"We didn't order colored people," Fishman replied, leaning in. "We ordered milk shakes." He swept the dishes from the counter onto the floor as the team exited.
"Fishman would do those things," says Hill, who after a long career in business now is a fund-raiser for the Maryland athletic department. "But if anyone was going to pay for them, it was me. I probably think about all this more now than I did at the time. I was just trying to play football."
That summer he had waded through the Reflecting Pool during Martin Luther King Jr.'s March on Washington. He often socialized at nearby Howard, home then to civil rights activists Stokley Carmichael and H. Rap Brown. One day the two approached Hill, urging him to join the movement. "I told them that the best way I could help was by playing football, not by staging a sit-in," Hill says. "Rap said, 'Are you scared?' And I snapped right back at him. Stokley stepped between us and said, 'I think Darryl's right.'"
At home, even Maryland fans remained cool to Hill--or did until unbeaten Air Force came through College Park to play the winless Terps five games into his first season. On the game's final play, with the score tied and Maryland at midfield, Hill hauled in a pass on a crossing pattern, then dodged several tackles before carrying a defensive back over the goal line with one last lunge. "I hadn't been booed at our games, but there was a little edge you could feel," says Hill. "Perceptions changed after that."
But not universally. Earlier this year Hill sat for an ABC Sports camera crew that had brought along a copy of the school yearbook from his debut varsity season. Paging through it, Hill noticed for the first time: Though he had led the Terps in receiving and kickoff returns, the pages on the football team included no mention of him. Nor was he in the team picture. Someone on the yearbook staff had simply used the photo from the previous year.
Where Darryl Hill could at least count on the support of most of his teammates, it took Jerry LeVias, the first black scholarship player in the Southwest Conference, much of his career at Southern Methodist to win even that. One player spit in his face during a practice in 1965, his freshman season. Students scrambled to avoid having to sit next to him in class, and student trainers refused to tape his ankles.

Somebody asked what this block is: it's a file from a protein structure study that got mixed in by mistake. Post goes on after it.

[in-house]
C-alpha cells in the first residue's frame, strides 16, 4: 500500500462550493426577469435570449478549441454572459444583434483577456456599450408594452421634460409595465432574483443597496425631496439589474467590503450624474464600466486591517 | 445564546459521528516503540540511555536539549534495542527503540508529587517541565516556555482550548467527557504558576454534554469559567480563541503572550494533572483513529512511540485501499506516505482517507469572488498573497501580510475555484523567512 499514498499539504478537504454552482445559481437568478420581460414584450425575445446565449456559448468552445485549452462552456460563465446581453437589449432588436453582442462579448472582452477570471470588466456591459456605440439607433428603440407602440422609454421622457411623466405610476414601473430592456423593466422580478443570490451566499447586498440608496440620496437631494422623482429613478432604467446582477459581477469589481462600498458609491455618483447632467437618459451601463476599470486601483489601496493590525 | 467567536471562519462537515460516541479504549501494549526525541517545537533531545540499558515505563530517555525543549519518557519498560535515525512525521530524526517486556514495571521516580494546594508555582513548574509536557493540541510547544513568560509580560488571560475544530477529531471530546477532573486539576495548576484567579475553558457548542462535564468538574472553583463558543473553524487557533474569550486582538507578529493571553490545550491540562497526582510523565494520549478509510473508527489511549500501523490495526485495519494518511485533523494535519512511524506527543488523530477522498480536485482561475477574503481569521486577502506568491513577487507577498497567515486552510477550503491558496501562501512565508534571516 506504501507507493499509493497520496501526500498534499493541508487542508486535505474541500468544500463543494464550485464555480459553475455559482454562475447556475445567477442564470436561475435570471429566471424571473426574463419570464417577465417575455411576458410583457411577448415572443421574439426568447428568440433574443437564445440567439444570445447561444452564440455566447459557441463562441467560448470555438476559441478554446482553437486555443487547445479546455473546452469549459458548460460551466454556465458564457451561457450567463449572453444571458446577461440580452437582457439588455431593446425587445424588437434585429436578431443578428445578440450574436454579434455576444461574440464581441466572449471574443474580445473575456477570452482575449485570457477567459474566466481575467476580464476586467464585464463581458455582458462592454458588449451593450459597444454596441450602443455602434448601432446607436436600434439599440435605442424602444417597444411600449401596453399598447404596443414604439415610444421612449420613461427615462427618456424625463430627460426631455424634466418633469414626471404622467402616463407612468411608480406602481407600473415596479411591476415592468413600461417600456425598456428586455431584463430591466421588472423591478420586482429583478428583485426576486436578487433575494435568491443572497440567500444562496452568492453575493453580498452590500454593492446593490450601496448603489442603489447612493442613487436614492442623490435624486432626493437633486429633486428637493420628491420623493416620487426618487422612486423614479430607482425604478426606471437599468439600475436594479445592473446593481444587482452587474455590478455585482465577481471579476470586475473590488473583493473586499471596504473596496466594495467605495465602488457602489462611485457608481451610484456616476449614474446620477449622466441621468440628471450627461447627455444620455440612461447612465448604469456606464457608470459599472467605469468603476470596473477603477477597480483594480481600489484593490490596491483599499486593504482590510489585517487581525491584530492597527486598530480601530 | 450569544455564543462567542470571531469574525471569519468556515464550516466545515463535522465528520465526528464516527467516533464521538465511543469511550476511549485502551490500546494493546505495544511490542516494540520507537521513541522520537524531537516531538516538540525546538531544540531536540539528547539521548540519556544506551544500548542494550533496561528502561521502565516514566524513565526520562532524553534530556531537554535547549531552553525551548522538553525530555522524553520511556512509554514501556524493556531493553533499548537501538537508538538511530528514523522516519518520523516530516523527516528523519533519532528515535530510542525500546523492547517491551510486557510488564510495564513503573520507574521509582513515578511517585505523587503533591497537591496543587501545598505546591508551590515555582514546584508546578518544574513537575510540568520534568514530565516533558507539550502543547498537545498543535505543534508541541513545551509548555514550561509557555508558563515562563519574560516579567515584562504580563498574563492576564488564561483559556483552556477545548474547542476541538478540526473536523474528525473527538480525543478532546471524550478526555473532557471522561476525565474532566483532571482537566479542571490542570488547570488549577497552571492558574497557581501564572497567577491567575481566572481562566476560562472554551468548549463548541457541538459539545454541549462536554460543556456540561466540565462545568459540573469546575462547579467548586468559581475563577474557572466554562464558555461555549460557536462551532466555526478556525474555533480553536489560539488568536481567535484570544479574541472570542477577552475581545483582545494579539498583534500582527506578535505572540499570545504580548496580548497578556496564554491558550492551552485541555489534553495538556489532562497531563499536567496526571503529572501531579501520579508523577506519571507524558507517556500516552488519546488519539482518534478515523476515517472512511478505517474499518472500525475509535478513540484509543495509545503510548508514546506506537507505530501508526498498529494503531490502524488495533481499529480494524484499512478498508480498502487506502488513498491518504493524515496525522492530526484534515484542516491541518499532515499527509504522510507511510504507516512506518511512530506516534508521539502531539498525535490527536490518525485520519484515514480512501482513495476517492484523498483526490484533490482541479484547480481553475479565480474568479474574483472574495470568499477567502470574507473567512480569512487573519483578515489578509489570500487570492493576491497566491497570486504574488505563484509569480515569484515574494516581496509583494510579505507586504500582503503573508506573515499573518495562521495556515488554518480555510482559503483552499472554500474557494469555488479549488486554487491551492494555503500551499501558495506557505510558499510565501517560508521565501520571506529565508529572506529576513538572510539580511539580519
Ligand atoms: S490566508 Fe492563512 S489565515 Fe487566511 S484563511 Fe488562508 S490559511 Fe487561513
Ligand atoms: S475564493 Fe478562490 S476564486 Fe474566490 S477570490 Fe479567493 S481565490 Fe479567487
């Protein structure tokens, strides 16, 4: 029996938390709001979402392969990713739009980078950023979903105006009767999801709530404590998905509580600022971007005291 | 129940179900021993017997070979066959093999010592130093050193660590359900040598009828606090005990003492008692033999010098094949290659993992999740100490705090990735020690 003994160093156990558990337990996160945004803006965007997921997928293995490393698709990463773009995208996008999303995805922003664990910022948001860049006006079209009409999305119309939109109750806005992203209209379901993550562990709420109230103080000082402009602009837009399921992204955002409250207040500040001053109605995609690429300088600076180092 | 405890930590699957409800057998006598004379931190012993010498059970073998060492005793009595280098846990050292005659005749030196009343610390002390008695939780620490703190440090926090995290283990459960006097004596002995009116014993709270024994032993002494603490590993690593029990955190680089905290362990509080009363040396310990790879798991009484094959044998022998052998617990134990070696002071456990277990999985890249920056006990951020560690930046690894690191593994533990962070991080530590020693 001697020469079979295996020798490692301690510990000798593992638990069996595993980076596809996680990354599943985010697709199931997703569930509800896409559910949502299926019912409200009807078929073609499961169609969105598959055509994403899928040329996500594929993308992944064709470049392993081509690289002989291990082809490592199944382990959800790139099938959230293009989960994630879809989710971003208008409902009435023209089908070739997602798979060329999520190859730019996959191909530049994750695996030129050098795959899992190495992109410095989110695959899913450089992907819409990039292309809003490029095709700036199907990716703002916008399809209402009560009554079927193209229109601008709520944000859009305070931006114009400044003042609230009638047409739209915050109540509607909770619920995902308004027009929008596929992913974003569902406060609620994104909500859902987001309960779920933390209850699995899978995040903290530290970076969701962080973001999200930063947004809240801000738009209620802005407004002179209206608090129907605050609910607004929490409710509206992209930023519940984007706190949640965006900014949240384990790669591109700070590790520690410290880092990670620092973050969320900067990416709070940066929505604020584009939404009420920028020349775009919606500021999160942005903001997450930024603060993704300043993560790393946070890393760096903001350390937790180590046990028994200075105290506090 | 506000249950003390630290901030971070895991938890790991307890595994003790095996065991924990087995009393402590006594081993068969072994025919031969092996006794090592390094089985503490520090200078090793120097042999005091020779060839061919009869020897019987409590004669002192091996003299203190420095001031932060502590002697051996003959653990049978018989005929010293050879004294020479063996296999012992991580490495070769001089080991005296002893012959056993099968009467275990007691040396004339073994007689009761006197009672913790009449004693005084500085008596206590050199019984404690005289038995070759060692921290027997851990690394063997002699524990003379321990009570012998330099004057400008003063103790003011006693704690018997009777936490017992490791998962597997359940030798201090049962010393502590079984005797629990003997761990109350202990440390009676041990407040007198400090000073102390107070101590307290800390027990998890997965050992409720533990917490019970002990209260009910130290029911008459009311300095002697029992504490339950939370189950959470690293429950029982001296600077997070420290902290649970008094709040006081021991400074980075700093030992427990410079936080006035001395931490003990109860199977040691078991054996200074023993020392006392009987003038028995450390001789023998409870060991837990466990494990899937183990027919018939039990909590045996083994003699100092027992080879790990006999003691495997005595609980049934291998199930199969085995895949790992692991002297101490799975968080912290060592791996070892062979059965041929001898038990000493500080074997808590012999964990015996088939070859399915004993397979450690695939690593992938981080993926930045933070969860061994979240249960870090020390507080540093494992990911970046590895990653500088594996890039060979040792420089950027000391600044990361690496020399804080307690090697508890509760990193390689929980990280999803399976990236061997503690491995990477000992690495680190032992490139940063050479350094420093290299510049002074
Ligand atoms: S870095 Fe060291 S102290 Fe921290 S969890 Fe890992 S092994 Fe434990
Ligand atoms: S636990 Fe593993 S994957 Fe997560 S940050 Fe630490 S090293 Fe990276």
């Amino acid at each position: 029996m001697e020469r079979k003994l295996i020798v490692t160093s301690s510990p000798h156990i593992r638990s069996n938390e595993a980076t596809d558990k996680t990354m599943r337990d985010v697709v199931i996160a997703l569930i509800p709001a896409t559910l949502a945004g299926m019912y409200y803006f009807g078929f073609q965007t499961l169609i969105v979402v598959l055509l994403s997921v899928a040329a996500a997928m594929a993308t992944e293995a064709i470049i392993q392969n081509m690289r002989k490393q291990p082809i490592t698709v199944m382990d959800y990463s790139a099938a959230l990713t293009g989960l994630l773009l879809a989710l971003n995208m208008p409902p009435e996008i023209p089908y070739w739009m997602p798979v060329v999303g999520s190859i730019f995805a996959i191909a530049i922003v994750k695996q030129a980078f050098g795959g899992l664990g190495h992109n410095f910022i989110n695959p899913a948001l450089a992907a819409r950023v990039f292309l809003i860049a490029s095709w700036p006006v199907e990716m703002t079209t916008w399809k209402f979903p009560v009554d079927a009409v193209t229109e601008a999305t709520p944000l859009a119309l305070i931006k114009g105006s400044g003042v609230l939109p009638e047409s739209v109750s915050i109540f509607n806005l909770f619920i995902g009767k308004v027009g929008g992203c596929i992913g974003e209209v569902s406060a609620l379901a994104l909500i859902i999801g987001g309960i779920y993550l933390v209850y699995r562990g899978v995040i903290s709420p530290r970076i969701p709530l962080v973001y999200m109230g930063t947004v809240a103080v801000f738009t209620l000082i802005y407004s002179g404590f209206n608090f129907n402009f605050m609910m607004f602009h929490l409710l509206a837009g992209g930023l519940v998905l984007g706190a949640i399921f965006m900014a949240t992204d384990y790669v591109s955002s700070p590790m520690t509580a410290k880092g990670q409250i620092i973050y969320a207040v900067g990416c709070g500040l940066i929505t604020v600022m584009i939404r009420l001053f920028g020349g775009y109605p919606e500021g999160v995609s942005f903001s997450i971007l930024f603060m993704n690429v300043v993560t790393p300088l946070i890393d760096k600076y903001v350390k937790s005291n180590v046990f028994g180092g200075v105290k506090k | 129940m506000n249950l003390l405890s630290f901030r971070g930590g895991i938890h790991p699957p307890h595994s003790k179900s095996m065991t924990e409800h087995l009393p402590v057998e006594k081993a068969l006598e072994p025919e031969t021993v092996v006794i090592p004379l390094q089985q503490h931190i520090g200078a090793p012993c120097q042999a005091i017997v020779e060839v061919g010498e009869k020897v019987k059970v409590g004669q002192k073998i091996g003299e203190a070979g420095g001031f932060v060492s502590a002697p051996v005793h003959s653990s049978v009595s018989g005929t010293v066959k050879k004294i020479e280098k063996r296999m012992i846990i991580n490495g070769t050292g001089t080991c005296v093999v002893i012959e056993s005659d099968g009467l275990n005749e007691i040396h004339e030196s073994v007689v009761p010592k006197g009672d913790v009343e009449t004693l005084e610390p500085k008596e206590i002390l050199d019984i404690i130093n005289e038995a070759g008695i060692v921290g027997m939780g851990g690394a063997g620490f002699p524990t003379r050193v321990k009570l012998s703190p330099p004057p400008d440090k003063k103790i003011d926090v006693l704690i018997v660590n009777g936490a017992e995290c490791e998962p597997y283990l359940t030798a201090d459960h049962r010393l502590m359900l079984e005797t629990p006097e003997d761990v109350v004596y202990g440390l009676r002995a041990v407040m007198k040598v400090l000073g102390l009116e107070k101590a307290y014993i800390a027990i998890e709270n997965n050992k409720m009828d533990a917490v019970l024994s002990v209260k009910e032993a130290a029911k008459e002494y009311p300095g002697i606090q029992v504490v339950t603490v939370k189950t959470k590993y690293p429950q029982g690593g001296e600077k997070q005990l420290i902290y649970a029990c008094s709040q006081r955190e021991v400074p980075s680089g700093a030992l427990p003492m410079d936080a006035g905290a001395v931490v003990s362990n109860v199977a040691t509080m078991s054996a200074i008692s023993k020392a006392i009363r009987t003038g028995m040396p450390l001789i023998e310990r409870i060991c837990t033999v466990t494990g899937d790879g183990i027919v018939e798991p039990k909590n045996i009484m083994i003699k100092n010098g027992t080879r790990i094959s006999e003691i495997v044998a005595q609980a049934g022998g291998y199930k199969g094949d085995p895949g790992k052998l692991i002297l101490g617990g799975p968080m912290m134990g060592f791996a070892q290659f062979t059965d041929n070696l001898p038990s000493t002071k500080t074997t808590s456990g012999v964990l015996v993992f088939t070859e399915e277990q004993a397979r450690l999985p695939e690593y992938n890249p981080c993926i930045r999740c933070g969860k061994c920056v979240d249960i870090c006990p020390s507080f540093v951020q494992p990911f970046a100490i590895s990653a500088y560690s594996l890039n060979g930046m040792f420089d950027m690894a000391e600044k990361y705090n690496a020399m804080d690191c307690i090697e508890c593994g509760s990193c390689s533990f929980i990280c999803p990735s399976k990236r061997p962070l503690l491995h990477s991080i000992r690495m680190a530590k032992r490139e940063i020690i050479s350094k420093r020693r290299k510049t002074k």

The parents of his first roommate threatened to withdraw their son from school; his second moved out after concluding that his social life was being adversely affected by LeVias's race. From then on LeVias lived alone. He quickly learned to linger on the practice field so he wouldn't have to watch the shower stalls empty as soon as he entered them. As a sophomore LeVias became an instant, off-the-charts star, and he was the Mustang most likely to be acclaimed by the media after a victory. "And then," he says, "I was the skunk in the middle of the room."
He would spend Saturday nights riding along with a school janitor named Leon who moonlighted as a cab driver. The pimps and night owls Leon drove around Dallas became LeVias's chaperones, determined that he not get into mischief that might compromise his future. In the wee hours of Sunday mornings Leon would drop LeVias off at his aunt's house in southwestern Dallas, where her attentions would fortify him for another week.
LeVias had had no idea what awaited him when he arrived from segregated Beaumont, Texas, with a copy of the New Testament in his pocket. SMU coach Hayden Fry had signed him largely because of the verdict of Jerry's devout grandmother, who, after meeting Fry, told her grandson, "There's something godly about that man." Says LeVias, "We never did talk about breaking barriers. It says something about fate and faith--that's how I went to SMU."
At one point in LeVias's recruitment his father, Charlie, asked where Southern Methodist was. Told it was in Dallas, he said, "They shot the president there. What they gonna do to my boy?"
Essentially anything they wanted to. At 5'8" and 160 pounds, deployed on the flanks and on returns, LeVias was easy to target. LeVias met often with Fry to unburden himself of the abuse he took, always late at night because his coach didn't want other players to think LeVias was being coddled. Over and over Fry incanted a West Texasism: "If you don't want 'em to get your goat, don't let 'em know where it's hid." LeVias had developed an understanding of Fry's own predicament one day when, waiting outside the coach's office, he overheard a booster say, "If you let that nigger play, I'll never give another dime."
Meanwhile, when the Mustangs went on the road, fans at Texas held up ropes tied into nooses, and the Texas A&M corps of cadets let black cats onto the field. As SMU, long a conference doormat, kept winning through the fall of 1966, the hate mail grew nastier. After LeVias emerged beaten up from a victory over Baylor that pushed the Mustangs' record to 7--2, Fry finally laid out for the press what his star had been going through and issued a plea that it stop. Other conference coaches indignantly denied any problem.